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As we look toward 2010, we can envision a transformation of our health system to improve health care quality, efficiency, equity, and safety through the use of health information technology (HIT), while providing the foundation for continued, measurable improvement in our nations health. The adoption and meaningful use of information technology in health care is central to a necessary and overdue modernization of our health system.
As required by the HITECH Act, the Secretary of the Department of Health and Human Services (HHS) has published an initial set of standards, implementation specifications, and certification criteria to enhance the interoperability, functionality, utility, and security of health information technology. These criteria are outlined in the interim final rule (IFR) on Standards & Certification Criteria
issued today by the Office of the National Coordinator for Health Information Technology (ONC).
The IFR provides details on requirements for certified electronic health record (EHR) systems, and the technical specifications needed to support secure, interoperable, nationwide electronic exchange and meaningful use of health information.
In a related announcement, the Centers for Medicare & Medicaid Services (CMS) issued a notice of proposed rulemaking (NPRM)
that outlines provisions governing the Medicare and Medicaid EHR incentive programs, including a proposed definition for the central concept of meaningful use of EHR technology. In order for professionals and hospitals to be eligible to receive payments under the incentive programs, provided through the Recovery Act, they must be able to demonstrate meaningful use of a certified EHR system. The proposed standards and certification criteria in the IFR are fundamentally linked to and specifically designed to support the 2011 meaningful use criteria.
Great care was taken in the development of these criteria, with input from the public and federal advisory committees every step of the way. The resulting standards and certification criteria in the IFR are organized into four categories as recommended by the HIT Policy Committee and HIT Standards Committee:
• Content Exchange Standards (i.e., standards used to share clinical information such as clinical summaries, prescriptions, and structured electronic documents);
• Vocabulary Standards (i.e., standard nomenclature used to describe clinical problems and procedures, medications, and allergies);
• Transport Standards (i.e., standards used to establish the communication protocol between systems); and
• Privacy and Security Standards (e.g., authentication, access control, transmission security/encryption) which relate to and span across all of the other types of standards.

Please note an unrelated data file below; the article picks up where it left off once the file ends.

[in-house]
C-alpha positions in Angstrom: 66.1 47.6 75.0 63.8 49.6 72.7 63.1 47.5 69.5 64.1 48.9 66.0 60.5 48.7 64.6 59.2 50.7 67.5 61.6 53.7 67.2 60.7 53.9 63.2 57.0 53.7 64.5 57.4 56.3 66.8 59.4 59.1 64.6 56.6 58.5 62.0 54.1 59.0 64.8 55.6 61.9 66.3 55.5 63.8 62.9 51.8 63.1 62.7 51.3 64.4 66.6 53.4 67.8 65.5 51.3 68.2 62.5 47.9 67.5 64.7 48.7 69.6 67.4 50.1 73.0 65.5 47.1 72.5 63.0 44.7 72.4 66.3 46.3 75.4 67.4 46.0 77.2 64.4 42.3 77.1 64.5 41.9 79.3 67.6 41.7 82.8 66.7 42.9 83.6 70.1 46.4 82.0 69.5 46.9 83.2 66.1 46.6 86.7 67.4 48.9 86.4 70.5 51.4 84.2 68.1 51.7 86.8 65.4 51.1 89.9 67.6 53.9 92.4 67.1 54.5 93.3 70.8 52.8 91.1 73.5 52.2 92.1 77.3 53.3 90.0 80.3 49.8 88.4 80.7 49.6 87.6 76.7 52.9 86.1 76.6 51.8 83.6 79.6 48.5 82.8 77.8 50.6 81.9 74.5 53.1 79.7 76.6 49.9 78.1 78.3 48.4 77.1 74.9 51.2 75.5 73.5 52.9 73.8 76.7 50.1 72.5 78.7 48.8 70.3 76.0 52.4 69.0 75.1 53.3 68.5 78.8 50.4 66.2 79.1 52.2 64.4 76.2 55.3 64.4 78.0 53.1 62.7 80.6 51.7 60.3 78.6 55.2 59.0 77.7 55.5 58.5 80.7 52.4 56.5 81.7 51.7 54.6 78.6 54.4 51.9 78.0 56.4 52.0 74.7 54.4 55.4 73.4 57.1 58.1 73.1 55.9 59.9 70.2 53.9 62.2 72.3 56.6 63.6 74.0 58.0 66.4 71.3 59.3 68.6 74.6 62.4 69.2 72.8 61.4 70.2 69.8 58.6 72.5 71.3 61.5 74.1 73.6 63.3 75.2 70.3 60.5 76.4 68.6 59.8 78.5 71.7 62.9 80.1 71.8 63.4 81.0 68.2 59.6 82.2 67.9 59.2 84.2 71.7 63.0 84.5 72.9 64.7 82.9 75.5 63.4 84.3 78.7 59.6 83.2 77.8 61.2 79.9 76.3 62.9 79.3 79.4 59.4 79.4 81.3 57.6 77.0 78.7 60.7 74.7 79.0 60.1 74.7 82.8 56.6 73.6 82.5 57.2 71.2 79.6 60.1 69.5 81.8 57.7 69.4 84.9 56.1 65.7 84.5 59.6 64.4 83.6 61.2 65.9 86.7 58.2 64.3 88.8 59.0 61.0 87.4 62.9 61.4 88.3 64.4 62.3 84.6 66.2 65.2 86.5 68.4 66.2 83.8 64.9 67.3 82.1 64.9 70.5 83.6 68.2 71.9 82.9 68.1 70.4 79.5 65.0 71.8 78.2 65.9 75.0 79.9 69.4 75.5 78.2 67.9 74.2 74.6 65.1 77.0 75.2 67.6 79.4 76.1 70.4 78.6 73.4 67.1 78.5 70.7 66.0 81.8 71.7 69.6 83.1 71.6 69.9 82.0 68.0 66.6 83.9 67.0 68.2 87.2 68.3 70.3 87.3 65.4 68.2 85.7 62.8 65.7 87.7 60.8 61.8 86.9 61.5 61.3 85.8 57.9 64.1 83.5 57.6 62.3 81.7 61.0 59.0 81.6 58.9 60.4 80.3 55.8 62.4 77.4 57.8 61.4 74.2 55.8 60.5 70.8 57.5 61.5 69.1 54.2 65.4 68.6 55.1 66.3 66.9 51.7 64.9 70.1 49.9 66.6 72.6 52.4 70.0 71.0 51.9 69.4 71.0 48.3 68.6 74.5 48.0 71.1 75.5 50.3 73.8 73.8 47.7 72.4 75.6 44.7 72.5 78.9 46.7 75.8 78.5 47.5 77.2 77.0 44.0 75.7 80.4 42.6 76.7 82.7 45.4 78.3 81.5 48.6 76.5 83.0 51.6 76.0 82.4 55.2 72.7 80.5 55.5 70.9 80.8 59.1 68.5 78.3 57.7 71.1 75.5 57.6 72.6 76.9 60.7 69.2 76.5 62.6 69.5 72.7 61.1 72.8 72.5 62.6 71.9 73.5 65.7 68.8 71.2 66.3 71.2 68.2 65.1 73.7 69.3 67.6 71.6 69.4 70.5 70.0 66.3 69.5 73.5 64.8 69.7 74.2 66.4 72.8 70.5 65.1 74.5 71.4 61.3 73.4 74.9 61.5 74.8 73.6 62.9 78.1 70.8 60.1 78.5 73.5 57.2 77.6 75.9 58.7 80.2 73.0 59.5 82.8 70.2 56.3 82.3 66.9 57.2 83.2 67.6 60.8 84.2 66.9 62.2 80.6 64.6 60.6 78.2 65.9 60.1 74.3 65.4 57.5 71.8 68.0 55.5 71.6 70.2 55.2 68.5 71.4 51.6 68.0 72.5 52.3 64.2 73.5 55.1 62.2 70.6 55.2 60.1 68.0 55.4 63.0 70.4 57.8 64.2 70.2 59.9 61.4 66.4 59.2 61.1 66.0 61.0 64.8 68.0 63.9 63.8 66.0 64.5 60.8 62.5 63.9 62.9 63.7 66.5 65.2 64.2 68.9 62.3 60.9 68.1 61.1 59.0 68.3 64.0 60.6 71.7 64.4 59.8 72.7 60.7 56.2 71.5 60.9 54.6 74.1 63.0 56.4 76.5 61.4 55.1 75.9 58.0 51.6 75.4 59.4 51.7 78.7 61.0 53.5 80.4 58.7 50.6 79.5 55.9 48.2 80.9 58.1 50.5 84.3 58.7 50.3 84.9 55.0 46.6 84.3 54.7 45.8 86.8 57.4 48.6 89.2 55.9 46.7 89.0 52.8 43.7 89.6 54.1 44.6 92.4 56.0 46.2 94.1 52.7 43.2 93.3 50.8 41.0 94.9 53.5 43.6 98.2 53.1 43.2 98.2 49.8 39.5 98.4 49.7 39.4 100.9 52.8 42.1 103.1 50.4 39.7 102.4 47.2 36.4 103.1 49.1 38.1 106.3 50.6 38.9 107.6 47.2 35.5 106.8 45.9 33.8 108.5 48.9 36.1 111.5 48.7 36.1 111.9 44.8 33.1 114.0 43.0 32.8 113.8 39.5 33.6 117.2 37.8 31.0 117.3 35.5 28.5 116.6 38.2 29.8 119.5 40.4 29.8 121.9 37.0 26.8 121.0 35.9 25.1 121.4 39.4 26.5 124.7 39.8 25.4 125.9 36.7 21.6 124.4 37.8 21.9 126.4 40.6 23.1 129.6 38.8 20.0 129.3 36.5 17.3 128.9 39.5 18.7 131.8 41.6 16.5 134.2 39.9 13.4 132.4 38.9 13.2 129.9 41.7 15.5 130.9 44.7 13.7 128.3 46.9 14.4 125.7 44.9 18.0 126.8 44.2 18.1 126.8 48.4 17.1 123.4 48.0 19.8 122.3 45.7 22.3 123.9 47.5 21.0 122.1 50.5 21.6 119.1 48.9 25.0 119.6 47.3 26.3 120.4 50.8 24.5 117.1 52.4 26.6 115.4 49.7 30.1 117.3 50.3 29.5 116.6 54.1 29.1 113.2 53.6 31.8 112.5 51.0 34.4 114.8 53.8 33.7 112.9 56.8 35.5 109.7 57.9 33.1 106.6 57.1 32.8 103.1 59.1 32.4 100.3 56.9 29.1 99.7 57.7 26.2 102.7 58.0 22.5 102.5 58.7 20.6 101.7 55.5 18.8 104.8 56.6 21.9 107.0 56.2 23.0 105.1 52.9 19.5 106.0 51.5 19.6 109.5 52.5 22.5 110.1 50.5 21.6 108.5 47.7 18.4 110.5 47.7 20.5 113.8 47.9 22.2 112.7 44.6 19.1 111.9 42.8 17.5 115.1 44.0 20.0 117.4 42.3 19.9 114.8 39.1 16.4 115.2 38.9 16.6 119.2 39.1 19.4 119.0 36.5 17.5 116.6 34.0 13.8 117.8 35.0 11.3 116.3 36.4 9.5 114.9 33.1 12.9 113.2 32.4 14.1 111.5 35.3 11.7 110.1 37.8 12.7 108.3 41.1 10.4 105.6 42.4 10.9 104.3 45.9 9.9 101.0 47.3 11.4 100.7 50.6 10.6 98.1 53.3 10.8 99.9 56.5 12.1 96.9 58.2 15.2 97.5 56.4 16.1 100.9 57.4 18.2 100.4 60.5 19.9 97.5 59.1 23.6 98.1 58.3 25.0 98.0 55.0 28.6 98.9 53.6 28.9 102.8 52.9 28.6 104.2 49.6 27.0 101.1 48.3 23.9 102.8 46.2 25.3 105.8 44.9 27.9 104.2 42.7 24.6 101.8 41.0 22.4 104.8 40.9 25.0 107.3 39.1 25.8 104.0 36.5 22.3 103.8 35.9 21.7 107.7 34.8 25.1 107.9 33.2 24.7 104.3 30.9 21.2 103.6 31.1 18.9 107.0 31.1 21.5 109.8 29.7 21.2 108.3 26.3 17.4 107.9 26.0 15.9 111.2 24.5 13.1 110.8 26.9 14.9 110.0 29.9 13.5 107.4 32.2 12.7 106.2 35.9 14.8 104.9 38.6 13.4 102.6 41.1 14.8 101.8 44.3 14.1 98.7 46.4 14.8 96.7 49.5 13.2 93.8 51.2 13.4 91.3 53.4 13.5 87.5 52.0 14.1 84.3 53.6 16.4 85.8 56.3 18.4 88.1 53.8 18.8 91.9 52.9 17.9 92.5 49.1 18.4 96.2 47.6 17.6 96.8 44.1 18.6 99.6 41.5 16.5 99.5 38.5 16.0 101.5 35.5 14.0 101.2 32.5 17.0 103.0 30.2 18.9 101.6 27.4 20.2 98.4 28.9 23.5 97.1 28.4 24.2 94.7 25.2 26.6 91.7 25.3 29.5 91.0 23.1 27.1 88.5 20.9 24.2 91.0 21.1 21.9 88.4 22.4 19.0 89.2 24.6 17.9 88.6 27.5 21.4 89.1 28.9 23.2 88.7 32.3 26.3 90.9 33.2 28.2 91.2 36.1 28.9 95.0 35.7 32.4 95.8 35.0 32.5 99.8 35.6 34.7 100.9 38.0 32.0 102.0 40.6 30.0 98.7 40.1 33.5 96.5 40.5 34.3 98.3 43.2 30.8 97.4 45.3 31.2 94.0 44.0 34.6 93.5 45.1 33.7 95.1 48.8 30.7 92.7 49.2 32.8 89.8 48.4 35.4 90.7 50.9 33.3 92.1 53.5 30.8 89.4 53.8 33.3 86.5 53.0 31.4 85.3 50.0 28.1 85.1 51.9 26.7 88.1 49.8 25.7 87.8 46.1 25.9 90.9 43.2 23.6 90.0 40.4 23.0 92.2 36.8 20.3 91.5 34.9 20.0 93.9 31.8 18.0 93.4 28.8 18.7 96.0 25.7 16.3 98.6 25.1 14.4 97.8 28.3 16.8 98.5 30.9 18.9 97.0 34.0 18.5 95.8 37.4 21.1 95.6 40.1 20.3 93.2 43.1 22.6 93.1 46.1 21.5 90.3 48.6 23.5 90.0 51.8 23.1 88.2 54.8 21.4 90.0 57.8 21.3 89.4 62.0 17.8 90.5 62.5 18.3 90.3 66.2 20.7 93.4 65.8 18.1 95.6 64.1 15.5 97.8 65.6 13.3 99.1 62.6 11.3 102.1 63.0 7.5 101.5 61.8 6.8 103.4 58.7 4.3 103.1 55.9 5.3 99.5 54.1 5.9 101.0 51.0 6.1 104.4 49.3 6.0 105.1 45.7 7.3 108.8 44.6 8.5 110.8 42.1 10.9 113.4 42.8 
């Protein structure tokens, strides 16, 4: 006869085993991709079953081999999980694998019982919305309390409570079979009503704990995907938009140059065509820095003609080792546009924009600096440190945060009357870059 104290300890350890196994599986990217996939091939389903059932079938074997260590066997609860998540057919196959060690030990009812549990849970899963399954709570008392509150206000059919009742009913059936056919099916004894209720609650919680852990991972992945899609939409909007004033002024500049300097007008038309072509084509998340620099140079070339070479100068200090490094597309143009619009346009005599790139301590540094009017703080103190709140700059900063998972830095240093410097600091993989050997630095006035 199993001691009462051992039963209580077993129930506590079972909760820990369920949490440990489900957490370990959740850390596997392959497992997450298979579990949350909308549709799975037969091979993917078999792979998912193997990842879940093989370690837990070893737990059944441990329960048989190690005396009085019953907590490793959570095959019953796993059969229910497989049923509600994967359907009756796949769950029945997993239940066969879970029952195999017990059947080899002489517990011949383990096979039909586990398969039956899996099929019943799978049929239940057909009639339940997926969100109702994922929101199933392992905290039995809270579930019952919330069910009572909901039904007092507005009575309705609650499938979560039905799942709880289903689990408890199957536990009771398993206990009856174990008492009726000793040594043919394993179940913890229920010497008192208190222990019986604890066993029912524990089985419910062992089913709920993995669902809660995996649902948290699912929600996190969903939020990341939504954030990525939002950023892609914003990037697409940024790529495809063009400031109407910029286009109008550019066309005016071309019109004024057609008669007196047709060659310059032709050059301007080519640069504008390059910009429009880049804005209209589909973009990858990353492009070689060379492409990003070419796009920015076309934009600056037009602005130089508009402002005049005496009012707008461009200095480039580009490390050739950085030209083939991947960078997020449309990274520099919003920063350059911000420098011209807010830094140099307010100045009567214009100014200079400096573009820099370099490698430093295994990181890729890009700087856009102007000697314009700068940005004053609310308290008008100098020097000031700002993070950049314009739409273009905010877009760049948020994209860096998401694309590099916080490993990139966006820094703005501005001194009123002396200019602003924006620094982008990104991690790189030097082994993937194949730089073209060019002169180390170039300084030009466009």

While well-defined data and technical standards are the foundation for interoperability between systems allowing for reliable, consistent, secure, and accurate information exchange we recognize that a high-level of nationwide interoperability will take time and will occur at varying rates. Therefore, our approach to the adoption of standards and certification criteria is pragmatic, yet forward looking. The criteria are designed to be supportive of the staged meaningful use requirements, but at the same time lay the foundation for future growth in information exchange and technological innovation.
An incremental approach to standards adoption requires harmonization with current and future standards to come. We will continue to be guided by recommendations from our federal advisory committees, public comment, industry readiness, and future meaningful use goals and objectives established for the Medicare and Medicaid EHR incentive programs. We anticipate this ongoing evolution in standards and certification criteria development as meaningful use requirements become more demanding over time and as industry continues to spur adoption through its innovative offerings.
Now, we ask for your continued input to inform the final regulations due in 2010.
Additional information on both of these regulations and how you can contribute to the open public comment periods can be found through the HHS news release
issued today and at the http://HealthIT.Gov
At ONC, we look forward to your continued and active participation in HITECH programming and ongoing rulemaking processes in the new year.
David Blumenthal, M.D., M.P.P. is the National Coordinator for Health Information Technology at the U.S. Department of Health & Human Services.
The opinions expressed herein or statements made in the above column are solely those of the author, and do not necessarily reflect the views of Wisconsin Technology Network, LLC. WTN, LLC accepts no legal liability or responsibility for any claims made or opinions expressed herein.